Thursday, November 6, 2014

Research the Company Before an Interview

Finally. Finally you have an interview lined up for a job you really want. Now what? You have two options.  Option one put on your best suit and walk into to the company the day of your interview ready to wing it. Option two is to do some research and walk in confident ready to ace the interview. The more logical choice is obvious here. Do your research. Research is a key component to interviewing successfully, and a key step in landing the job you really want.

The first step to take when researching a company is a very simple one. Google the company. Google will provide you with a number different avenues to explore when researching a company.  Googling directions before the interview can be very helpful. It will help you game plan for traffic, know a good route, and have a reference of what the building looks like from the ground if you use the streetview function. Other resources like news articles, Wikipedia articles, and social media sites will all provide you with some great general information on the company itself. They will give you an idea of the company’s public perception, and what they have been up to lately. Googling the company and taking the time to read some of the articles, reviews, and poke around the social media sites will provide you some great talking points and questions to ask. It is important to have a few good questions about your position or the industry as a whole to ask. Asking good questions and being able to have an informed discussion will help the interviewers realize that you are genuinely interested in the company.

The next step to take would be to look around the company’s website. Find their news section or “about us” page and do some reading. This will give you an idea of how they view themselves and how they want to be viewed by others. Often the best thing to do is to find the company’s mission statement. This is the best place to get a general idea of what the company is doing and how they want to be perceived by everyone. Let the mission statement inform your discussion with the recruiters. For example, if it mentions specifically taking an ethical approach to recruiting be sure to remember that and work it into the conversation, or be prepared for an interview question that deals with ethics. If you are unsure about the dress code for an interview this is also a good place to start. If everyone is wearing suits and looking serious you should probably also wear a suit. If there are people in lab coats or dressed down a bit you probably don’t need to wear a suit. As a general rule of thumb you should never dress less than business casual.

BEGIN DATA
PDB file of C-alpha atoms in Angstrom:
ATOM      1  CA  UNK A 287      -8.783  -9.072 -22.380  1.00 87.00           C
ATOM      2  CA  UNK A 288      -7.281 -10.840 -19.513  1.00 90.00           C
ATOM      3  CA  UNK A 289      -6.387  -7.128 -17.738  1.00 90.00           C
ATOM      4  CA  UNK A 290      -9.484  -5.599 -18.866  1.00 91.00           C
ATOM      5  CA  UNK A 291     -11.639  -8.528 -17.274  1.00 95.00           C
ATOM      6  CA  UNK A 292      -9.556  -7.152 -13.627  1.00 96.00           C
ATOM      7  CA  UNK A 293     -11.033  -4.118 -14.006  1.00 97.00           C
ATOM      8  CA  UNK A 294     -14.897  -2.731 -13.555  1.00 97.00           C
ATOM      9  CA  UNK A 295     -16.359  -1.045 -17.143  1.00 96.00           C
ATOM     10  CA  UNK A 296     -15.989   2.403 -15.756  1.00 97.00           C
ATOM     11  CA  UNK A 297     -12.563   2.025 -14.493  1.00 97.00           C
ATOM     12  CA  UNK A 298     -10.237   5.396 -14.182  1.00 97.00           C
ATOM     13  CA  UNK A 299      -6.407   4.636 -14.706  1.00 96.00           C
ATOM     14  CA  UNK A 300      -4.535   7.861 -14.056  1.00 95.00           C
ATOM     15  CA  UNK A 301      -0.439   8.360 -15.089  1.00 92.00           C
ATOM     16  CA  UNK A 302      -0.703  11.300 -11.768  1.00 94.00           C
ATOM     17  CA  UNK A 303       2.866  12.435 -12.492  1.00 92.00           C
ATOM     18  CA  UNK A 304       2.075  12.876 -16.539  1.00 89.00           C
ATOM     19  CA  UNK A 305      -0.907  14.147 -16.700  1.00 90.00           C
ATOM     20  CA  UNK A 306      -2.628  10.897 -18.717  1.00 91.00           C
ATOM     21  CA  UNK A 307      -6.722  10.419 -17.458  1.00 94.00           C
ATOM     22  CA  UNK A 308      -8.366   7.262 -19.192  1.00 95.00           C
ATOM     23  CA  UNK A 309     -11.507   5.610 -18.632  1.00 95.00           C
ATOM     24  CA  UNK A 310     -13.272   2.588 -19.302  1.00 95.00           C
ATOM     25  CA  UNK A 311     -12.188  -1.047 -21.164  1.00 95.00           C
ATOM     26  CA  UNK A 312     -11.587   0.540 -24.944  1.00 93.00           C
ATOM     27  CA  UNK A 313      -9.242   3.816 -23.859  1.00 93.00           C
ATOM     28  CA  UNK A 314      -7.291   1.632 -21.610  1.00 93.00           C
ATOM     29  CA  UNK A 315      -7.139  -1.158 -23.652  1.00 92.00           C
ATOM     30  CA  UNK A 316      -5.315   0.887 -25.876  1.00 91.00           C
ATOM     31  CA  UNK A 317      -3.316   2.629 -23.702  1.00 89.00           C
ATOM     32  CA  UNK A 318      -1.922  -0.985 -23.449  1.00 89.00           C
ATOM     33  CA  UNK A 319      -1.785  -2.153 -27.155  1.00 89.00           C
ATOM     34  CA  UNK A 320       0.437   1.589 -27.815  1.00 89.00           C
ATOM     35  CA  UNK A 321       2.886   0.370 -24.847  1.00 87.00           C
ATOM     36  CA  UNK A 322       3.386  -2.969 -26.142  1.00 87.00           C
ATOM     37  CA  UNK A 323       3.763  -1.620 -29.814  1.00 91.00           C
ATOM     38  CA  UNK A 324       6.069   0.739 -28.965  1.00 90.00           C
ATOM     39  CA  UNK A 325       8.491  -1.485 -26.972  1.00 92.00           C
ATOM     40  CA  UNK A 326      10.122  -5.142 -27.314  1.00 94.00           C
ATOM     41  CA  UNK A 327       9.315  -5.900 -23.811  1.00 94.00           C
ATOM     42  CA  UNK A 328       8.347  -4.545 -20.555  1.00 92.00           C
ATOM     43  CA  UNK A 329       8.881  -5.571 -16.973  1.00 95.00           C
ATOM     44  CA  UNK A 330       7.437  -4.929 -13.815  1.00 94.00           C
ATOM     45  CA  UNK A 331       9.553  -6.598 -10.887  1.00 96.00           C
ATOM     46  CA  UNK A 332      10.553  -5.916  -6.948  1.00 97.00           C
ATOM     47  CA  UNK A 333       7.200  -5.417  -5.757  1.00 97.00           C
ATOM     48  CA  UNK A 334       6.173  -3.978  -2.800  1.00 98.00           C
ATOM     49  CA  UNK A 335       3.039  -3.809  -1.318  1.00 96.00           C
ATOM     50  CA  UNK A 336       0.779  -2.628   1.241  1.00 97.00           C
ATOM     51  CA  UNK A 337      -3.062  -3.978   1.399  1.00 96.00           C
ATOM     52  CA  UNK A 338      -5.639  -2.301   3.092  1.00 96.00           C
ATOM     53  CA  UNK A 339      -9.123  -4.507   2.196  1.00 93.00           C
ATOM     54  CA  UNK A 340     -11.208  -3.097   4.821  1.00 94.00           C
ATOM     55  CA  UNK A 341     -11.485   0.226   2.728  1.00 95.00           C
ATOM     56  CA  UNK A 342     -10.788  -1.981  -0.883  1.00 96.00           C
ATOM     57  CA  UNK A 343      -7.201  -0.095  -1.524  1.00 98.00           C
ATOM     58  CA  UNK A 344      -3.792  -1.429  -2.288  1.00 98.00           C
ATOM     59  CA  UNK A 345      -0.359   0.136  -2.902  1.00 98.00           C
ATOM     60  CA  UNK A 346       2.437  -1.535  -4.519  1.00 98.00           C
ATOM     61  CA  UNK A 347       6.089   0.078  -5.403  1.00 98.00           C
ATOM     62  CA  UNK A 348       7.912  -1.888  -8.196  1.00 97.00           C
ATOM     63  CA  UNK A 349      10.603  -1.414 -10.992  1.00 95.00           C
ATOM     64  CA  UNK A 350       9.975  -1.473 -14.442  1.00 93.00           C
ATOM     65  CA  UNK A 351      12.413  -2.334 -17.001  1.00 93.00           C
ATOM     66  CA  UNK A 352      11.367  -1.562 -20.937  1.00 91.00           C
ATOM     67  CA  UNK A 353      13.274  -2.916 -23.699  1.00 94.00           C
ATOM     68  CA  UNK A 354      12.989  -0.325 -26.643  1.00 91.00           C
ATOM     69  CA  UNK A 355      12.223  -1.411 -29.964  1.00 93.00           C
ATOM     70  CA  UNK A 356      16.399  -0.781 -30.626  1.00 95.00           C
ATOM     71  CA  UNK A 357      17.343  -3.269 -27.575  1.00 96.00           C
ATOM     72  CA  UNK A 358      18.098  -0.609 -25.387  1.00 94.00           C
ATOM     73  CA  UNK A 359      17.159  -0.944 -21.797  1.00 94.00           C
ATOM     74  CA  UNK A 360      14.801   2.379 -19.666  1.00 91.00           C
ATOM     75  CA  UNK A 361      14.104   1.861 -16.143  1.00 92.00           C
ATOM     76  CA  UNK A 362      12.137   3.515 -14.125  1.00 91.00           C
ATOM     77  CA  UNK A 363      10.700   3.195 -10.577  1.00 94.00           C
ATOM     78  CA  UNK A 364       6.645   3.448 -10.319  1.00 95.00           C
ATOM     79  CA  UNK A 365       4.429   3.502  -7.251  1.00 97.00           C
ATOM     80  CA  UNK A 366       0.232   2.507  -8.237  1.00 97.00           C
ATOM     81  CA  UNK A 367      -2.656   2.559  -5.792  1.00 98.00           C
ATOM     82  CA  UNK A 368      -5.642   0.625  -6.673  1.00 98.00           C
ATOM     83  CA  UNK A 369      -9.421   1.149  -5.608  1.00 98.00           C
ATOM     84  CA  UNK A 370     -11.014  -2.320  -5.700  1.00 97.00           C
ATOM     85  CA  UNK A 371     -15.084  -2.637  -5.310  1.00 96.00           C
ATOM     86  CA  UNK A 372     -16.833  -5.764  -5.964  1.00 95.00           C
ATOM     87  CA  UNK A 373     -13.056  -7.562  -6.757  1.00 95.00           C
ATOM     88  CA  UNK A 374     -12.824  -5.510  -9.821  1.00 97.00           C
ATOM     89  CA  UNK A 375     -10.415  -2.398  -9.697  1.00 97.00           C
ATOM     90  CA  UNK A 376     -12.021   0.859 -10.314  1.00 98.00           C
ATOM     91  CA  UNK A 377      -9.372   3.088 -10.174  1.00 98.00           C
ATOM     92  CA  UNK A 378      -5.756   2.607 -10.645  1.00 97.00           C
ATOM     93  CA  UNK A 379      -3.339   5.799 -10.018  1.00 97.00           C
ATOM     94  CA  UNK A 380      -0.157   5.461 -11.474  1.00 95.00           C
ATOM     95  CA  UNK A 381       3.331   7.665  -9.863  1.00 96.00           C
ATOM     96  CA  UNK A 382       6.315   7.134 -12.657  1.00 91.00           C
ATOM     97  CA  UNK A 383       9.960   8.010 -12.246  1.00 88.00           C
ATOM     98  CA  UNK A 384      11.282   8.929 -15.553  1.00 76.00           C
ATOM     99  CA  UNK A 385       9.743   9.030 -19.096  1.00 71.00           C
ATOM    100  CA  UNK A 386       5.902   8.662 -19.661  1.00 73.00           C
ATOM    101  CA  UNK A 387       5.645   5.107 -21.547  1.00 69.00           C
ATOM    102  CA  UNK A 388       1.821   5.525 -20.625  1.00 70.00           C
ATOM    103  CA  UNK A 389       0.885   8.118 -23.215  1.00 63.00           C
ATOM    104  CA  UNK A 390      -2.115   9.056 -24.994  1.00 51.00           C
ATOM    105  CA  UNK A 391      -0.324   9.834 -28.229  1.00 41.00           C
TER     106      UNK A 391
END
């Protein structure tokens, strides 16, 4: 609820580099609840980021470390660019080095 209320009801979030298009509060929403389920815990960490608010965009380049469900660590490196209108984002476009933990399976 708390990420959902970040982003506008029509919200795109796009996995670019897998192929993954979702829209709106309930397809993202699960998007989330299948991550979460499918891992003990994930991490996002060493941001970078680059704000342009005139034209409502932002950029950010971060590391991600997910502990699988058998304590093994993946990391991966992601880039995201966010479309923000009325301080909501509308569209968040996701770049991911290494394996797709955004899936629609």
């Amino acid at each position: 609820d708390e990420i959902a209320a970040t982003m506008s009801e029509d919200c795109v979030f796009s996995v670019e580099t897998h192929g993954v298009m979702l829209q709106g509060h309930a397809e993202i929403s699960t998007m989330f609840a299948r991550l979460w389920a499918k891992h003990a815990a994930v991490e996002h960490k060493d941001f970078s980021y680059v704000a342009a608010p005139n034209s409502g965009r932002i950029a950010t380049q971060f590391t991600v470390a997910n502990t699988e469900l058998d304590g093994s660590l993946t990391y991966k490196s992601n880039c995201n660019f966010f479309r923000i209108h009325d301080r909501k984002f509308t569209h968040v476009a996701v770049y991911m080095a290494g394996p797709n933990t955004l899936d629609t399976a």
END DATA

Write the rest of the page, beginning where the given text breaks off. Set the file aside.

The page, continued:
One of the last steps, if you have the names of the people you will be interviewing with, would be to do a bit of reconnaissance on the interviewers from the company. The best place to do this is on Linkedin. Looking at their Facebook profiles can come off as a bit creepy. Linkedin is a safe place to look and is built for researching specific people’s professional profiles or companies themselves. Briefly look at their profiles and try and find some common ground to talk about. Maybe you went to the same school, worked at the same place without knowing it, or enjoy the same activities.  You can be sure that the interviewers have googled you and looked at your profile. If you cannot find common ground just knowing what your interviewers look like or a little bit about their past work history can help your confidence tremendously when interviewing. It takes a little bit of the shock out of walking into the interview and seeing the people for the first time. 

Finally the last, and arguably the most helpful, thing is to see if you know anyone personally, through a friend, or through an alumni association who works for the company. Try and connect with them and ask them any questions you may have. Questions like: what is the dress code like, what were you asked when you interviewed, what’s the company culture like, etc. These are all very helpful things to know. Often times a person within the company is your best possible resource. They can give you an honest and trustworthy opinion of the company, as well as answer some questions if you cannot find the answers to on the internet. It would also be a great chance to ask them to be a referral if you feel comfortable doing so.

Researching the company provides a sense of confidence that will help you possibly ace the interview. It is not like studying for a test; you don’t have to have every little thing memorized and ready to fire back at the people interviewing you. You just need enough information to have insightful questions and be able to confidently speak with the interviewers. Bottom line, researching is for developing confidence and showing that you genuinely want to work for the company. A little bit of research goes a long way when it comes to landing the job.

Stay tuned for our next article on 11/20/14 where we will walk you through a game plan of what to do the day of your interview. Until then, feel free to catch up on our previous articles, and be sure to check out our pages on Linked In, Twitter, Facebook, and Google+ for the latest news and opportunities available through Verum Staffing! If you are interested in speaking with us further regarding positions we have available, future opportunities, or interview/resume help, please send apply through our site  to set up an informational interview.  

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